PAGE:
Within the fund management community, there is a current trend into reviewing oversight processes with Brexit undeniably playing a part in this development. With less than a year until the beginning of the transitional period, Milestone Group has been speaking with fund managers to learn more about their concerns and pressure points.
In planning for Brexit, UK and Central Europe based fund managers are dealing with the reality of running parallel fund ranges to comply with local regulatory requirements in each domicile and needing to demonstrate effective operation of the oversight function in each jurisdiction.
Although contextually important, Brexit is by no means the only force at play in the oversight saga. Recent domestic regulatory pressures, focus by fund boards and target operating model reviews are providing fresh perspectives on oversight processes. Just this April, the UK Financial Conduct Authority (FCA) released its “Business Plan 2018/19” and, in corroboration with our recent Brexit survey findings, they reinforce the importance of demonstrating independent oversight to both regulators and investors.
The findings of Milestone Group’s survey were substantial, with uncertainty arising from Brexit clearly front of mind. 96 per cent of our respondents indicated that Brexit was a key issue for them and only 30% claimed to be confident that it would not have a negative impact on the UK’s financial services industry.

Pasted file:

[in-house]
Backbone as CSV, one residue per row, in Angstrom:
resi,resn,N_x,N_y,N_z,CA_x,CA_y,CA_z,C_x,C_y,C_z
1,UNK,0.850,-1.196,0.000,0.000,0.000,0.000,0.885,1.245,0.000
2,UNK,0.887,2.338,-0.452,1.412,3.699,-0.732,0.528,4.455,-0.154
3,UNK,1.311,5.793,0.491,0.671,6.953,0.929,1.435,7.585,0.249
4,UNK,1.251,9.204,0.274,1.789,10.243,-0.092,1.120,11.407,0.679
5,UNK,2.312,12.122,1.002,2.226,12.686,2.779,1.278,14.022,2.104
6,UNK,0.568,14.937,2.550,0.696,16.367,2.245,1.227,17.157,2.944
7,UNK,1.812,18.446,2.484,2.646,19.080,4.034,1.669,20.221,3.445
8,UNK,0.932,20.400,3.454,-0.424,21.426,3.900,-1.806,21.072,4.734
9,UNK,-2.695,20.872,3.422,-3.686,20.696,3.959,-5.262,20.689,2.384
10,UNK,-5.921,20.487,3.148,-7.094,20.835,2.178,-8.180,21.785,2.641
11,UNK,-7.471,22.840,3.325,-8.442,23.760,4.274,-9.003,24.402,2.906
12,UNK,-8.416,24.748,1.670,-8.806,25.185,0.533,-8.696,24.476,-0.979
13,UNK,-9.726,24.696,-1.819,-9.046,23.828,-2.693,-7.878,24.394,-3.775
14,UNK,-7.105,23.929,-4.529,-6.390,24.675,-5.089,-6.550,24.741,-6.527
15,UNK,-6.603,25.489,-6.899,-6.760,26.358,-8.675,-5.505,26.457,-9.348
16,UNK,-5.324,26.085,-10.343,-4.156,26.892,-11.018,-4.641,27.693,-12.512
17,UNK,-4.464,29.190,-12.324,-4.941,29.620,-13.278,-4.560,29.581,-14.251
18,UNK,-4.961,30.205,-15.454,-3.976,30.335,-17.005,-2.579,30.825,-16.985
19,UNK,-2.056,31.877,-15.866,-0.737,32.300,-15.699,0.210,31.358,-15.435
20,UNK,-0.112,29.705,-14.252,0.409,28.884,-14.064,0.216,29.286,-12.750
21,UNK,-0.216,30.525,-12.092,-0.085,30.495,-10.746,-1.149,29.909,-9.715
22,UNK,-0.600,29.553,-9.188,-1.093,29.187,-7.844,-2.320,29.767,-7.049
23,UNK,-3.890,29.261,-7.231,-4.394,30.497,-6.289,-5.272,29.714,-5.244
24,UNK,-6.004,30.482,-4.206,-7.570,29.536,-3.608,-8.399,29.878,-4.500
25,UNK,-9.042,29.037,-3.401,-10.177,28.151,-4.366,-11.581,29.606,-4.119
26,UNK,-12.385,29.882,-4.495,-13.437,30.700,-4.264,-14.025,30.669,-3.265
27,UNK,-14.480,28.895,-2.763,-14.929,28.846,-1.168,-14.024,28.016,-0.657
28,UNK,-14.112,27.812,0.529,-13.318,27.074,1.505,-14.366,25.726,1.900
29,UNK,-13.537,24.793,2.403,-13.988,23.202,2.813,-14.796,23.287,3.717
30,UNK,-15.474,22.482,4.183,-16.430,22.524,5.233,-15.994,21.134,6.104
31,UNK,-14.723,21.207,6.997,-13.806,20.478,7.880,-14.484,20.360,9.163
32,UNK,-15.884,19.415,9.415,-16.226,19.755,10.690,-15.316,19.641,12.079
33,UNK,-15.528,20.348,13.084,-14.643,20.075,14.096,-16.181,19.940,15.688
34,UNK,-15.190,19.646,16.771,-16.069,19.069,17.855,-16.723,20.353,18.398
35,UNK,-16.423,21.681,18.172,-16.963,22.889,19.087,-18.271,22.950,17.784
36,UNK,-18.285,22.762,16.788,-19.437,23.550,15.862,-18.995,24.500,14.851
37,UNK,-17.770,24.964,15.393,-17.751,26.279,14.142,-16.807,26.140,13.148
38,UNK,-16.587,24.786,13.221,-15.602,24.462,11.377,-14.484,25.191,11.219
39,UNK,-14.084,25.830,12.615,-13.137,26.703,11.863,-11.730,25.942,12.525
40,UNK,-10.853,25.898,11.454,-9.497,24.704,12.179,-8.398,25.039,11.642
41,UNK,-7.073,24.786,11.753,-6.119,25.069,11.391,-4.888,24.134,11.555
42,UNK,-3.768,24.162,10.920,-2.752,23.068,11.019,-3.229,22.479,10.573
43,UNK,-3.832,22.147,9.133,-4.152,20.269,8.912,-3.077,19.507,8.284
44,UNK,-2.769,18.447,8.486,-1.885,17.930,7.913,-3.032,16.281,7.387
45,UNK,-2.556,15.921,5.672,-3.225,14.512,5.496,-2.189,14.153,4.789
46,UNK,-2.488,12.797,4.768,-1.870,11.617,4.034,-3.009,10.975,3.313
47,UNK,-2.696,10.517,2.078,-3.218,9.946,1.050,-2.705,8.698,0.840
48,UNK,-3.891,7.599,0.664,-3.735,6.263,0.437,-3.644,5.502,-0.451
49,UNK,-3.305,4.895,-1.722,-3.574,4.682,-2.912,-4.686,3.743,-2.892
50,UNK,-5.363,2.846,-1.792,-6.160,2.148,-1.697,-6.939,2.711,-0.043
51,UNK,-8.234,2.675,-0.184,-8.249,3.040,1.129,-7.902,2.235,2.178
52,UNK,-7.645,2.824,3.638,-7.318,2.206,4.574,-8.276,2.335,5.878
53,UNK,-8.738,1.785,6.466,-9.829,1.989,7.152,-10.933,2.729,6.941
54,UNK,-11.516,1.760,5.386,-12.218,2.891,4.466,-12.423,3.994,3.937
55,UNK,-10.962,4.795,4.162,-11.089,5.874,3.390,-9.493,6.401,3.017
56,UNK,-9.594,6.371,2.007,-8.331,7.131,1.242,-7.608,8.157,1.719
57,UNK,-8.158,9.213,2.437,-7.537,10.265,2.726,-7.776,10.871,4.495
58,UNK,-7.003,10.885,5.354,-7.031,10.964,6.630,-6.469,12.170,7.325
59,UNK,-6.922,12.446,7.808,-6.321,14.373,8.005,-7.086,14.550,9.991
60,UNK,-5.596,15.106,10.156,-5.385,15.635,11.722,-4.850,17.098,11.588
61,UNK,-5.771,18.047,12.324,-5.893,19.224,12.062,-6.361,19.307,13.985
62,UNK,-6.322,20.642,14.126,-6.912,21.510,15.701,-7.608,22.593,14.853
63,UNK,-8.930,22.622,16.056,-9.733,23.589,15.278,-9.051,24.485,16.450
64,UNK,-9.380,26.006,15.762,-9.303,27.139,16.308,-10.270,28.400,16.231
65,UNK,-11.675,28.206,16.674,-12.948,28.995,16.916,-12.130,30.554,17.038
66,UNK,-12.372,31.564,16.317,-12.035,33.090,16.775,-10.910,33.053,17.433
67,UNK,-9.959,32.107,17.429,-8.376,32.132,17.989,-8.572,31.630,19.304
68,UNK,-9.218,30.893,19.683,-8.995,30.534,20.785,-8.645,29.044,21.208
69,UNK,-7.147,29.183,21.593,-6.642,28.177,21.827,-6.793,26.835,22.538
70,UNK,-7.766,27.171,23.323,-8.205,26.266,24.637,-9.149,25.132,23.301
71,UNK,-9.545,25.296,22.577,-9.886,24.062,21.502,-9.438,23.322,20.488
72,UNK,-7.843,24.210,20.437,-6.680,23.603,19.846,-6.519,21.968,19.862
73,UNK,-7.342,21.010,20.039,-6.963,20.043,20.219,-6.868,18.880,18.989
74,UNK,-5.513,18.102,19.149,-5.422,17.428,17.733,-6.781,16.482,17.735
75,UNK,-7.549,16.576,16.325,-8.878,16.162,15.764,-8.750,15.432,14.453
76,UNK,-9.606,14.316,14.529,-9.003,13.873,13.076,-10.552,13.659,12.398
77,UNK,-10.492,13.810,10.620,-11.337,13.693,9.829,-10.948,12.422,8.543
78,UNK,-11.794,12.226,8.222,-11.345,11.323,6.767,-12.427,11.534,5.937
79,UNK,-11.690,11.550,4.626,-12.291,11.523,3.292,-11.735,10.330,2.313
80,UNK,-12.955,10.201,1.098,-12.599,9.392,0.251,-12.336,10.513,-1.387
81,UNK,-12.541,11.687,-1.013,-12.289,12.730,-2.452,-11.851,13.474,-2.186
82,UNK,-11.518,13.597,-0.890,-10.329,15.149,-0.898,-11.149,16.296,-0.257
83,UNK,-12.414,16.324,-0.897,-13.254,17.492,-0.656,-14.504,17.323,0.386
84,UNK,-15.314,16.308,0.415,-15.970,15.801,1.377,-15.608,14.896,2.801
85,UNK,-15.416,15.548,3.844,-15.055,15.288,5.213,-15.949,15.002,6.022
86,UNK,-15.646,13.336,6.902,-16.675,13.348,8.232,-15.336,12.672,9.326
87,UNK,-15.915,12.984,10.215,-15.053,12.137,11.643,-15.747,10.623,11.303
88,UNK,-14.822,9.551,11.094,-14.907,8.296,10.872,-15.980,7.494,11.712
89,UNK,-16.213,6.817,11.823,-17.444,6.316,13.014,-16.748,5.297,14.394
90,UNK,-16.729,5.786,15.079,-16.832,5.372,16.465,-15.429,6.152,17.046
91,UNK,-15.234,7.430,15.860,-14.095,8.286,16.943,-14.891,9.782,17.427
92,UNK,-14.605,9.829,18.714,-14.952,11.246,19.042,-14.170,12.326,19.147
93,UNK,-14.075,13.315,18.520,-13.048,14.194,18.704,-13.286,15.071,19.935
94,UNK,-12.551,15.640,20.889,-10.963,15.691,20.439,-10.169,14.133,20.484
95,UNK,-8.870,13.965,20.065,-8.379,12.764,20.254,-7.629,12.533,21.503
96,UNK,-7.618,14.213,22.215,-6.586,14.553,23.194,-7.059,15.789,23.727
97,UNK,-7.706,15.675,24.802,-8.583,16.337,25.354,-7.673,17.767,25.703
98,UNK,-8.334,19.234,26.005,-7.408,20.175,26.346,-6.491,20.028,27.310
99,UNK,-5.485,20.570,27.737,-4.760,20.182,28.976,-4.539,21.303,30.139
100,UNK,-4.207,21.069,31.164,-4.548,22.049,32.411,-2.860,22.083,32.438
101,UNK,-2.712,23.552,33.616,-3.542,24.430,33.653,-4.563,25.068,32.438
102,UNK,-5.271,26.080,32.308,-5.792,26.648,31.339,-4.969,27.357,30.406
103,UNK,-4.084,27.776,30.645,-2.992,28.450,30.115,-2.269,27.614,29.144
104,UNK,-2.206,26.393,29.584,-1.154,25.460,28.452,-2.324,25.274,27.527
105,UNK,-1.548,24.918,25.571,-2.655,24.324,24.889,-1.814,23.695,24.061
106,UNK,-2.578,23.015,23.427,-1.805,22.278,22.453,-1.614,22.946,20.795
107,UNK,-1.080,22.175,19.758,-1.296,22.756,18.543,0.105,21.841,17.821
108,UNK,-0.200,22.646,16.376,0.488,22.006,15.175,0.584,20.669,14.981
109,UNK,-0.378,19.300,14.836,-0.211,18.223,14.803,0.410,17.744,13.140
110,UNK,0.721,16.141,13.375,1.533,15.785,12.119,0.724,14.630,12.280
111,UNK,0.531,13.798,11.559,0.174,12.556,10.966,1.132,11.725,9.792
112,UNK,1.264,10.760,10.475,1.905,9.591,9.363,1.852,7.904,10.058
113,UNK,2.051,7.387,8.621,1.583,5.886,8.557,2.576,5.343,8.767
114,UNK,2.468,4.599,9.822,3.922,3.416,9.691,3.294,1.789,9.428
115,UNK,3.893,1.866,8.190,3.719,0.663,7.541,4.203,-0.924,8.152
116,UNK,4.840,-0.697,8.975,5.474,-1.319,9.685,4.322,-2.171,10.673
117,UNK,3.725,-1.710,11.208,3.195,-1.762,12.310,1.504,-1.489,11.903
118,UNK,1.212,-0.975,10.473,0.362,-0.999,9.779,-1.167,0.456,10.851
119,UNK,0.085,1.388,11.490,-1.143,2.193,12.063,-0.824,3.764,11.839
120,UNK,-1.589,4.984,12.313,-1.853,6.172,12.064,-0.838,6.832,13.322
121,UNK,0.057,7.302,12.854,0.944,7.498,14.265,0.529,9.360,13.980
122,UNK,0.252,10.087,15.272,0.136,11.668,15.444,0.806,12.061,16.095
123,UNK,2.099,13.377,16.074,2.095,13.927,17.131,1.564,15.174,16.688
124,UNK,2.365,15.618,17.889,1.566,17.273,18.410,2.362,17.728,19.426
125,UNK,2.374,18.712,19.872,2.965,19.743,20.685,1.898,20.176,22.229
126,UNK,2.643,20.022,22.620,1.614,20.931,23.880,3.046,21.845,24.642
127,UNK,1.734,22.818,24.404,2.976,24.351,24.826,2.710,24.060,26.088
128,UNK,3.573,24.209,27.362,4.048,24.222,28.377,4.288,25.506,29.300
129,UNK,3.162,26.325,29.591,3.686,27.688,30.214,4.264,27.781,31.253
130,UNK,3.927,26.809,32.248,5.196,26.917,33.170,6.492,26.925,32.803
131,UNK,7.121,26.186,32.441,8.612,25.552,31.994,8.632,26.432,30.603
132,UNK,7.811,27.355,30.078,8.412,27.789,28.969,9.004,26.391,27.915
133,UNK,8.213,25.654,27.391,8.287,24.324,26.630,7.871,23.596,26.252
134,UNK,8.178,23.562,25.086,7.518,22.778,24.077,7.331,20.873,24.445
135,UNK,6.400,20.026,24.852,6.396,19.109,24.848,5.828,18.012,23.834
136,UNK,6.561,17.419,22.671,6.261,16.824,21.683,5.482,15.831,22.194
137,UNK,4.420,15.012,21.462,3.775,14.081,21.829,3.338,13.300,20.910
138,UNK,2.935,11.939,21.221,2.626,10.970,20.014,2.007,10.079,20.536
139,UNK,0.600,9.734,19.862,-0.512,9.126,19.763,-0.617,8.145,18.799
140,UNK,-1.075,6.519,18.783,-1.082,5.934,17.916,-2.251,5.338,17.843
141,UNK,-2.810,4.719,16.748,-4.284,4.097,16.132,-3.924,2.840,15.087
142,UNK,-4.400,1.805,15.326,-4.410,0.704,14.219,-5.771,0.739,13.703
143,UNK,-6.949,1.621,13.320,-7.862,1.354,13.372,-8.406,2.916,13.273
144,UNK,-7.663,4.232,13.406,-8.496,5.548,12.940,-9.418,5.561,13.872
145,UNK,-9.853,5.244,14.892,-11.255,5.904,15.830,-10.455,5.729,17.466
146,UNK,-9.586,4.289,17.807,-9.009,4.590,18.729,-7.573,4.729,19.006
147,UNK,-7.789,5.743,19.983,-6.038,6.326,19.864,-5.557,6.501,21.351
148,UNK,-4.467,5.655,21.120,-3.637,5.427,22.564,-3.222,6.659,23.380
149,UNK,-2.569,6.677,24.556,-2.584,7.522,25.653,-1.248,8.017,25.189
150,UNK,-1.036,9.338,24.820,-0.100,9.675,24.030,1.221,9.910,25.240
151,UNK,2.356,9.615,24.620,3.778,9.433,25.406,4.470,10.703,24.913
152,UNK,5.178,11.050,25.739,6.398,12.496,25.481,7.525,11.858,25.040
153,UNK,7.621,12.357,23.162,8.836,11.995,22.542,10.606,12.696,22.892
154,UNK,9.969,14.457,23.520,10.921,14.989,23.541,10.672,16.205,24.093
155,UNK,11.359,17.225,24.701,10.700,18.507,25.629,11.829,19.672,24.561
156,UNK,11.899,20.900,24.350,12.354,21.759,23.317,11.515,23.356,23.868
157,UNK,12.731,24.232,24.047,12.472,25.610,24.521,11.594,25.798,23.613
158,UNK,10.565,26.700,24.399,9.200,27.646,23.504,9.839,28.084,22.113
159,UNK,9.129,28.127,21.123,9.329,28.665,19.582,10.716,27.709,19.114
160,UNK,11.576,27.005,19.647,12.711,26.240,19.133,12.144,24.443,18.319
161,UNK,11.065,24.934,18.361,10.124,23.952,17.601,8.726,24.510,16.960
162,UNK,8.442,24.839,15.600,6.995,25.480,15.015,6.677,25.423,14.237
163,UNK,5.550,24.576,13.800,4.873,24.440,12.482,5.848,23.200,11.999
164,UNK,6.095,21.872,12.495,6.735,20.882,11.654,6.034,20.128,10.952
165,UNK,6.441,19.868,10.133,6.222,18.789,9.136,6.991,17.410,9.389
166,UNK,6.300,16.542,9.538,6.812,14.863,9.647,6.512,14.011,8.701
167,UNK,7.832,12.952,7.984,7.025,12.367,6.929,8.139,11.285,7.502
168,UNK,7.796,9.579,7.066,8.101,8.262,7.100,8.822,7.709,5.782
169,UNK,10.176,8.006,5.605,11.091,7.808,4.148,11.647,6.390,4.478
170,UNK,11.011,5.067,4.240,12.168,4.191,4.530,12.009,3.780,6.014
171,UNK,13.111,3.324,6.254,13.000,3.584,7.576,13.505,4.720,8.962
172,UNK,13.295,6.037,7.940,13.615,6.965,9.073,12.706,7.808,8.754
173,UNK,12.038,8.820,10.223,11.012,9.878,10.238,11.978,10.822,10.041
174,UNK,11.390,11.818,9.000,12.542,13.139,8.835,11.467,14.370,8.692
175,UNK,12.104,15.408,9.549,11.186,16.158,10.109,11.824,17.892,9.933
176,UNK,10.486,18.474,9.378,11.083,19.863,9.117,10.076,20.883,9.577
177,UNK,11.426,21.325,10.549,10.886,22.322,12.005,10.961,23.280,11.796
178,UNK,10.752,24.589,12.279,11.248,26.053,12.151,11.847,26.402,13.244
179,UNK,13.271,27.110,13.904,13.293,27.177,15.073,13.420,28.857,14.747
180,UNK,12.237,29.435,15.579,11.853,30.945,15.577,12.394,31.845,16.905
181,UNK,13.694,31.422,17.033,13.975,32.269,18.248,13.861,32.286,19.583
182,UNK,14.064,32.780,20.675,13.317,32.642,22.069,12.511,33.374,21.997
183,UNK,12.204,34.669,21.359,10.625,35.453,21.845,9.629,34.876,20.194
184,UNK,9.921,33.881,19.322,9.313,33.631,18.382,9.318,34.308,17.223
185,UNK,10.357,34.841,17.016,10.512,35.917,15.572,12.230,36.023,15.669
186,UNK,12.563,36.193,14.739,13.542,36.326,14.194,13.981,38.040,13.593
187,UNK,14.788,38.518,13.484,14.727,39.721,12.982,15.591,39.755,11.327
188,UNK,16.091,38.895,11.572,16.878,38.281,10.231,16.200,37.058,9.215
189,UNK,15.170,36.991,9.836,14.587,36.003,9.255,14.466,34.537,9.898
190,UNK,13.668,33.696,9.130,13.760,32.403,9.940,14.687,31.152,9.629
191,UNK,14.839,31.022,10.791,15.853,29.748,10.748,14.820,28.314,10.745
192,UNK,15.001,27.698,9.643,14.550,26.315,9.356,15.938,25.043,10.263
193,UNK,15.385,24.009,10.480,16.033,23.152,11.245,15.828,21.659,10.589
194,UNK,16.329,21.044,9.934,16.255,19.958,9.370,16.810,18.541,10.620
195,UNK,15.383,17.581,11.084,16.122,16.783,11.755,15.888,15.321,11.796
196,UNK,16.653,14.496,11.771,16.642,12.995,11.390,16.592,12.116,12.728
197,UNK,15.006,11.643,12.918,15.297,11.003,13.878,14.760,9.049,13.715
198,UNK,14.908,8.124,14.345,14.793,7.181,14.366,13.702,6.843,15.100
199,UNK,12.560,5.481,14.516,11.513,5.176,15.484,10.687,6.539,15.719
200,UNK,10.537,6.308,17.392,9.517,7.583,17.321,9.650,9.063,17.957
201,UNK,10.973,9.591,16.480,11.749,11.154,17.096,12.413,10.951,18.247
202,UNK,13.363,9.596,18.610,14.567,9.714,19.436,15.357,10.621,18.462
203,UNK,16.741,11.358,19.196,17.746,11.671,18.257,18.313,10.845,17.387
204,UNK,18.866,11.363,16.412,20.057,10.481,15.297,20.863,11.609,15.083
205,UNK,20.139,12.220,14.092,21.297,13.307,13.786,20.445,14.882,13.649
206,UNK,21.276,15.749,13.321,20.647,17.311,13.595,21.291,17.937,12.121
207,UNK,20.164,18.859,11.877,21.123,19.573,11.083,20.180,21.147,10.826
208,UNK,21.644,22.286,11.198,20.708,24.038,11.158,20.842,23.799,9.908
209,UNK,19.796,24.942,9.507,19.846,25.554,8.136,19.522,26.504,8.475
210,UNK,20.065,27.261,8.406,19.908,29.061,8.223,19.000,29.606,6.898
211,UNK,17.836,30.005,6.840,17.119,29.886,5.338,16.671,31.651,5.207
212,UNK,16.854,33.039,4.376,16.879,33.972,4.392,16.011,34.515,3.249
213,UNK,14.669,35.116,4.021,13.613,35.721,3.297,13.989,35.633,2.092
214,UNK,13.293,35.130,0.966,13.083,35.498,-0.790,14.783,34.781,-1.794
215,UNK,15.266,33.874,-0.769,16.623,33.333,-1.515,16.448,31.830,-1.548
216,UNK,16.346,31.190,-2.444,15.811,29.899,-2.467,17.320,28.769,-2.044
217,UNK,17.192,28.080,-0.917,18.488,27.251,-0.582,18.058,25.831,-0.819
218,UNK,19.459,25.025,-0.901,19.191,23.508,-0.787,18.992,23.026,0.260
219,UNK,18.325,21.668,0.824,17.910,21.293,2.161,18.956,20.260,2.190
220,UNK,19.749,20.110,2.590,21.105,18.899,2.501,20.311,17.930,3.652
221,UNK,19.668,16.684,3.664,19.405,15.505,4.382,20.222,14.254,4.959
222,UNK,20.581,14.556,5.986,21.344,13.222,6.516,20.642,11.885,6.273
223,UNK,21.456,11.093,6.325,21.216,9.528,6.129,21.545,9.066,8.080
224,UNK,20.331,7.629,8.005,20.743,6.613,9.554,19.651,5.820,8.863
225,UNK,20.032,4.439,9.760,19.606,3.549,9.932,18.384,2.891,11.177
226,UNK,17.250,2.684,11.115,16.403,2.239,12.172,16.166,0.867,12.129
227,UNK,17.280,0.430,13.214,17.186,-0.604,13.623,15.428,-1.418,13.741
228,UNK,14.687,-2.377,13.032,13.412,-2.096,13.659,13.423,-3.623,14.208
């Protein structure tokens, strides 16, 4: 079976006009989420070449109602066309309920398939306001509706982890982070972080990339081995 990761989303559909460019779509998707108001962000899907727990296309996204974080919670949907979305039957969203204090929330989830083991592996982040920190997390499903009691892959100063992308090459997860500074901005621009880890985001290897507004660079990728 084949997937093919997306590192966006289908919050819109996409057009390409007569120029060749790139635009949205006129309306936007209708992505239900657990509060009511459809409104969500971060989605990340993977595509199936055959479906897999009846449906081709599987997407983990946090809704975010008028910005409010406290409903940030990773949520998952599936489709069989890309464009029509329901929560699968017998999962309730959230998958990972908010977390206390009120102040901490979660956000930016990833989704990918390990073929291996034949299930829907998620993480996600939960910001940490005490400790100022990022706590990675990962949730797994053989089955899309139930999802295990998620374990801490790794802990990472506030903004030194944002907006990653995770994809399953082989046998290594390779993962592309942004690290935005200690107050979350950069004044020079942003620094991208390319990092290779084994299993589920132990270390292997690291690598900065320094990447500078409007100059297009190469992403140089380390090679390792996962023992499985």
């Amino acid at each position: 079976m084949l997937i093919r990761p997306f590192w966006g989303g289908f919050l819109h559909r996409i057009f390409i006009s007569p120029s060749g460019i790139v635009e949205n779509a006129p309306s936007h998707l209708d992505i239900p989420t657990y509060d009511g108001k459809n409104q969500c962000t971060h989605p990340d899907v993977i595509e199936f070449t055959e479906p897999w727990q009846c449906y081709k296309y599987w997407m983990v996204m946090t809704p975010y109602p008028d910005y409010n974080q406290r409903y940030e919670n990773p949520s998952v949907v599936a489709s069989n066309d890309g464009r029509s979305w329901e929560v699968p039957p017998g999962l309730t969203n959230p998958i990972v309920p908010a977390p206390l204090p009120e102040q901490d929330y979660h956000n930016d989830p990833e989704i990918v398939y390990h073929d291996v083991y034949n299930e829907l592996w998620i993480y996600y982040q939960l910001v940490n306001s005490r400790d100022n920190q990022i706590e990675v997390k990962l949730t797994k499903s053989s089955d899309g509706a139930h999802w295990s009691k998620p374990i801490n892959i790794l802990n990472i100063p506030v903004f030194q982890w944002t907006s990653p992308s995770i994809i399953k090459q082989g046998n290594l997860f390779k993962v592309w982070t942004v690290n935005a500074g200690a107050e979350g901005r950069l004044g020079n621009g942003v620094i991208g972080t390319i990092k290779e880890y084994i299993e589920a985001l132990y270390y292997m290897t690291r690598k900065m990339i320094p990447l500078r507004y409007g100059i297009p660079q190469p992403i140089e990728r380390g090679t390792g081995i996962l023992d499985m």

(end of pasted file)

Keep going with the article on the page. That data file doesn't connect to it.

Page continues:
More specifically, 64% of the respondents indicated that Brexit is causing their firm to reconsider its operating model leading to consideration of outsourcing certain elements of their back-office functions in response to this regulatory driven change.
With an increased focus on outsourcing of back and middle office functions, more than three-quarters of fund managers strongly agree that it is important to demonstrate independent oversight of outsourced operations undertaken by third party service providers. Funds retain responsibility to investors for any faults when they outsource so it’s crucial to ensure accuracy. You can outsource the function but not the responsibility.
Brexit may be acting as a catalyst, but recognition that an industrialised oversight function is increasingly necessary is undeniably growing. Of respondents surveyed that have reviewed their oversight processes, over half intend to make changes to their supporting technology. Of course there will always be firms who wait for greater clarity before taking part in any reviews, but this may prove a risky strategy, particularly considering overarching industry trends.
Operational oversight has become a much greater priority for funds in recent years. It’s crucial that firms have the right tools in place to streamline this function to manage operational risk. With Brexit contributing to the demand for oversight of fund ranges domiciled in the UK and Central Europe the need to demonstrate effective oversight is greater than ever.